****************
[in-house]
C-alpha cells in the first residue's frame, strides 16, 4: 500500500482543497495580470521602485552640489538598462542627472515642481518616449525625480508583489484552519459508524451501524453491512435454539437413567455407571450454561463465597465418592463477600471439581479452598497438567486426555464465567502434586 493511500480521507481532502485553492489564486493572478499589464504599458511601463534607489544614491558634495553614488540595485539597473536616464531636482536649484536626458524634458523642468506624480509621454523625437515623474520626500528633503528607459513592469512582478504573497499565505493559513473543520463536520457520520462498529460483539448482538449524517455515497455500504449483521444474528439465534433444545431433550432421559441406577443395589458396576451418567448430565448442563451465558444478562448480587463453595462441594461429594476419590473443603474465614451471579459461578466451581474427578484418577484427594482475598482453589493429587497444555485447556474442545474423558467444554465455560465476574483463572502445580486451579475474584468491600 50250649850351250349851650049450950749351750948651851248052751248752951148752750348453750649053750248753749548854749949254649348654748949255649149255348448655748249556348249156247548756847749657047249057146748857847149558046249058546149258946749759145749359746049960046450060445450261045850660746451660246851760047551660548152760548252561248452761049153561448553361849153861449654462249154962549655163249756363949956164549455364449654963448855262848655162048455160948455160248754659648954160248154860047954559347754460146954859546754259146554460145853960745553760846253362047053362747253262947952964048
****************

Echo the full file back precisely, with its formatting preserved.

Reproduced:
[in-house]
C-alpha cells in the first residue's frame, strides 16, 4: 500500500482543497495580470521602485552640489538598462542627472515642481518616449525625480508583489484552519459508524451501524453491512435454539437413567455407571450454561463465597465418592463477600471439581479452598497438567486426555464465567502434586 493511500480521507481532502485553492489564486493572478499589464504599458511601463534607489544614491558634495553614488540595485539597473536616464531636482536649484536626458524634458523642468506624480509621454523625437515623474520626500528633503528607459513592469512582478504573497499565505493559513473543520463536520457520520462498529460483539448482538449524517455515497455500504449483521444474528439465534433444545431433550432421559441406577443395589458396576451418567448430565448442563451465558444478562448480587463453595462441594461429594476419590473443603474465614451471579459461578466451581474427578484418577484427594482475598482453589493429587497444555485447556474442545474423558467444554465455560465476574483463572502445580486451579475474584468491600 50250649850351250349851650049450950749351750948651851248052751248752951148752750348453750649053750248753749548854749949254649348654748949255649149255348448655748249556348249156247548756847749657047249057146748857847149558046249058546149258946749759145749359746049960046450060445450261045850660746451660246851760047551660548152760548252561248452761049153561448553361849153861449654462249154962549655163249756363949956164549455364449654963448855262848655162048455160948455160248754659648954160248154860047954559347754460146954859546754259146554460145853960745553760846253362047053362747253262947952964048